The answer is "Probably yes, but it depends on the filesystem type, and timing."
None of those three examples will overwrite the physical data blocks of old_file or existing_file, except by chance.
mv new_file old_file. This will unlink old_file. If there are additional hard links to old_file, the blocks will remain unchanged in those remaining links. Otherwise, the blocks will generally (it depends on the filesystem type) be placed on a free list. Then, if the
mv requires copying (a opposed to just moving directory entries), new blocks will be allocated as
These newly-allocated blocks may or may not be the same ones that were just freed. On filesystems like UFS, blocks are allocated, if possible, from the same cylinder group as the directory the file was created in. So there's a chance that unlinking a file from a directory and creating a file in that same directory will re-use (and overwrite) some of the same blocks that were just freed. This is why the standard advice to people who accidentally remove a file is to not write any new data to files in their directory tree (and preferably not to the entire filesystem) until someone can attempt file recovery.
cp new_file old_file will do the following (you can use
strace to see the system calls):
open("old_file", O_WRONLY|O_TRUNC) = 4
The O_TRUNC flag will cause all the data blocks to be freed, just like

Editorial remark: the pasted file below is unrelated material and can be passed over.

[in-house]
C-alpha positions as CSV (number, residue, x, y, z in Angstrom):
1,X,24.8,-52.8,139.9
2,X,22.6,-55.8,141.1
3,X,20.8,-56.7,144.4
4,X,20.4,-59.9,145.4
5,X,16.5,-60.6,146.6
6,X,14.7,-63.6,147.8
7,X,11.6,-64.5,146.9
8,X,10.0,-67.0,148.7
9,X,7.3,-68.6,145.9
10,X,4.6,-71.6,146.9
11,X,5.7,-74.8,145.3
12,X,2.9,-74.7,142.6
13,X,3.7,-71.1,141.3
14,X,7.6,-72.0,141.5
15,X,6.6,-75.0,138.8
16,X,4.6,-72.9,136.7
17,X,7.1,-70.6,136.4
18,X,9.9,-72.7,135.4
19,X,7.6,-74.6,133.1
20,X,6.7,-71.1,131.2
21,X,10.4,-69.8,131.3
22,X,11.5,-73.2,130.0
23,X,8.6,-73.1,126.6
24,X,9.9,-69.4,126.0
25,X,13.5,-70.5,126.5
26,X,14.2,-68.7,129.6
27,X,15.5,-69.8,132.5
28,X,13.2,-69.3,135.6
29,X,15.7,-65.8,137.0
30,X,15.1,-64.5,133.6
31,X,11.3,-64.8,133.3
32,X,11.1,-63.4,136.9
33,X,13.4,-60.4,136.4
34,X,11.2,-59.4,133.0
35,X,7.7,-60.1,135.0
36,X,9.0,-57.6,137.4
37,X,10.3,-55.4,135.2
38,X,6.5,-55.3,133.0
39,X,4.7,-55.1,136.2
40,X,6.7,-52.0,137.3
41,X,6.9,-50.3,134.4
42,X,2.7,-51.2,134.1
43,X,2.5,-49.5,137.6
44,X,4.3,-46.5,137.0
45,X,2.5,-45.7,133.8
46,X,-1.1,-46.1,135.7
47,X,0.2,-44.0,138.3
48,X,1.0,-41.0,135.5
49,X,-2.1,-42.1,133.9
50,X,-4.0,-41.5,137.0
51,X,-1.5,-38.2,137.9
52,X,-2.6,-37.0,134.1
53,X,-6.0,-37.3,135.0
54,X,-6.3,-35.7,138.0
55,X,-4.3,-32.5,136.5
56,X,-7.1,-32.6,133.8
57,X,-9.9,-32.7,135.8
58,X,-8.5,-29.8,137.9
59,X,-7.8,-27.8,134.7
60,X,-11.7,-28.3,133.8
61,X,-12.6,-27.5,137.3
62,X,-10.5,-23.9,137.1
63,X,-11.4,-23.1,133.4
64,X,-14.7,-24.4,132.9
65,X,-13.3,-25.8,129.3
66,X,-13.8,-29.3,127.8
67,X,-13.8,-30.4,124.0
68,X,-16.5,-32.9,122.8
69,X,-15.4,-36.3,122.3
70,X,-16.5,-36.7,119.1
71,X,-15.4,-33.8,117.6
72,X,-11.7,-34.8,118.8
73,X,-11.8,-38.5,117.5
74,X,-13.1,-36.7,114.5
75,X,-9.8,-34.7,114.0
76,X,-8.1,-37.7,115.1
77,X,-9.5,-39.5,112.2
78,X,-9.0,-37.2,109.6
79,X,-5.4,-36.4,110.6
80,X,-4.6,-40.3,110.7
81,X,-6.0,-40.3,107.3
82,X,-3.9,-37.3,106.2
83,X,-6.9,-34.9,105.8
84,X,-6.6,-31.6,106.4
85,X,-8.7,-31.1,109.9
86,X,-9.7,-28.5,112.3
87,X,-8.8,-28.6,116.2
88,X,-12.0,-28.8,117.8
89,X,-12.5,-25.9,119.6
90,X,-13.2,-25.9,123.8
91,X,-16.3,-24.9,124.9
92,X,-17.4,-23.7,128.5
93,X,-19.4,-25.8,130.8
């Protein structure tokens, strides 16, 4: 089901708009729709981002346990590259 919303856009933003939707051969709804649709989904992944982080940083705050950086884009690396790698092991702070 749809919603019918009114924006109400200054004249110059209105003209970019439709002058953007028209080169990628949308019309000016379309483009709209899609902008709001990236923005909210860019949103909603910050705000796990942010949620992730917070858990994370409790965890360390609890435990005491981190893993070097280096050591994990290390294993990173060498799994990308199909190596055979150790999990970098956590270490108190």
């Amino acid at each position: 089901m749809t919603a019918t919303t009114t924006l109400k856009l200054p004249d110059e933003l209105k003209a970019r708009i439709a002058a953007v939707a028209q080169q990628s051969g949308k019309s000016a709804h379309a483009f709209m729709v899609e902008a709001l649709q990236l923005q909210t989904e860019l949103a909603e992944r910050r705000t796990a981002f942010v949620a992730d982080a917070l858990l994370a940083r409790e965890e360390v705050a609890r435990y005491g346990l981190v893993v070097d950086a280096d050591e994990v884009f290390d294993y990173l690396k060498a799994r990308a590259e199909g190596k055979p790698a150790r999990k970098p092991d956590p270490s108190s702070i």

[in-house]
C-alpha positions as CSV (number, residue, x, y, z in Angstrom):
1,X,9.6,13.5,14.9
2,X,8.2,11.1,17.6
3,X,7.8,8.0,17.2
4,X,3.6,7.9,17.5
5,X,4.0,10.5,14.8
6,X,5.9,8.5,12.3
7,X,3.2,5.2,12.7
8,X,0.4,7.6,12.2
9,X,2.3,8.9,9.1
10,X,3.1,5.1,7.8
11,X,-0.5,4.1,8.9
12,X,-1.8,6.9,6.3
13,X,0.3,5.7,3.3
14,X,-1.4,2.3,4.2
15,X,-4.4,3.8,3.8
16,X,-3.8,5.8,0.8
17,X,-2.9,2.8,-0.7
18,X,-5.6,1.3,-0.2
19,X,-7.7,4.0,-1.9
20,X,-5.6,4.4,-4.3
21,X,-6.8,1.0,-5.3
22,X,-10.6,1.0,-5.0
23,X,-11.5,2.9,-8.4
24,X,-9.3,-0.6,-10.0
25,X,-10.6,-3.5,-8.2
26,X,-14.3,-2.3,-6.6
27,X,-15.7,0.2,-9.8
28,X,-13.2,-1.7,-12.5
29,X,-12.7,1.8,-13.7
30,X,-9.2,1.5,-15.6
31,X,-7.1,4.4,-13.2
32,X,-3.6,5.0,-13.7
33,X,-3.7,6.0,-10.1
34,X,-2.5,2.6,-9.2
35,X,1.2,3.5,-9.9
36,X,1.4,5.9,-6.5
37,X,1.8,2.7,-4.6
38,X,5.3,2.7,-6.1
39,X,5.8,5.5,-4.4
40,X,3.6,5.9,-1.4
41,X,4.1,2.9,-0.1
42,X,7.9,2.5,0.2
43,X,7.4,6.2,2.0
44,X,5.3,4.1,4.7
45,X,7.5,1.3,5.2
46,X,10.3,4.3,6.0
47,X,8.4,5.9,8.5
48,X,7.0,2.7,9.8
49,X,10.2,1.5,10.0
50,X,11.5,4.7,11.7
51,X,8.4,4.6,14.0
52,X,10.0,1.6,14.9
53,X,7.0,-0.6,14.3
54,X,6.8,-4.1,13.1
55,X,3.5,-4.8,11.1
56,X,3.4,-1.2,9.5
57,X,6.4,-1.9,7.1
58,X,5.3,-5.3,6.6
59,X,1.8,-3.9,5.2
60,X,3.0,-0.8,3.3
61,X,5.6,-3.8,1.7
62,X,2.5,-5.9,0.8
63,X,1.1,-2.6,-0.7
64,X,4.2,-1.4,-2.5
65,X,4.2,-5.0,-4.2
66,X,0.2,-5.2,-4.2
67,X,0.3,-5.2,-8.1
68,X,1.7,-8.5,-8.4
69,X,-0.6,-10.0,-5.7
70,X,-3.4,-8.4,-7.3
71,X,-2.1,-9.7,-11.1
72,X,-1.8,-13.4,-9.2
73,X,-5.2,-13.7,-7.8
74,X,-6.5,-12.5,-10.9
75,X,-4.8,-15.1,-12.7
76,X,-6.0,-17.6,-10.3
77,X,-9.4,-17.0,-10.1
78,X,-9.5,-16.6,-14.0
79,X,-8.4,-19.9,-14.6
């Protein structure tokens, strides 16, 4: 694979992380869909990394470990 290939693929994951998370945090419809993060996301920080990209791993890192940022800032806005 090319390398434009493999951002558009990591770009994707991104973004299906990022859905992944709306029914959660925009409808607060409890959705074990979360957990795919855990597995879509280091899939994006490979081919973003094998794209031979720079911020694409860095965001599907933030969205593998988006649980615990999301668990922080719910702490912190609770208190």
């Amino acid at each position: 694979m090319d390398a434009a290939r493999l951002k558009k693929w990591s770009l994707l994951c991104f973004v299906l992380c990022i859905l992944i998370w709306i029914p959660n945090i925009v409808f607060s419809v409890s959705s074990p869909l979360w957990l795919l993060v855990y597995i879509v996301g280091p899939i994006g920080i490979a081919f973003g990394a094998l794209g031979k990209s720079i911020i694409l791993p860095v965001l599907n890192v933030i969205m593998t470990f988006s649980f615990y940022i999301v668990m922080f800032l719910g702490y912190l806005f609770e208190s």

mv did above. And as above, they will generally be added to a free list, and may or may not get reused by the subsequent writes done by the
vi existing_file. If
vi is actually
:x command does the following:
unlink("existing_file~") = -1 ENOENT (No such file or directory)
rename("existing_file", "existing_file~") = 0
open("existing_file", O_WRONLY|O_CREAT|O_TRUNC, 0664) = 3
So it doesn't even remove the old data; the data is preserved in a backup file.
open("existing_file",O_WRONLY|O_CREAT|O_TRUNC, 0664), which will have the same semantics as
You can recover some or all of the data without special programs; all you need is
dd, and access to the raw device.
For small text files, the single
grep command in the answer from @Steven D in the question you linked to is the easiest way:
grep -i -a -B100 -A100 'text in the deleted file' /dev/sda1
But for larger files that may be in multiple non-contiguous blocks, I do this:
grep -a -b "text in the deleted file" /dev/sda1
13813610612:this is some text in the deleted file
which will give you the offset in bytes of the matching line. Follow this with a series of
dd commands, starting with
dd if=/dev/sda1 count=1 skip=$(expr 13813610612 / 512)
You'd also want to read some blocks before and after that block. On UFS, file blocks are usually 8KB and are usually allocated fairly contiguously, a single file's blocks being interleaved alternately with 8KB blocks from other files or free space. The tail of a file on UFS is up to 7 1KB fragments, which may or may not be contiguous.
Of course, on file systems that compress or encrypt data, recovery might not be this straightforward.
There are actually very few utilities in Unix that will overwrite an existing file's data blocks. One that comes to mind is
dd conv=notrunc. Another is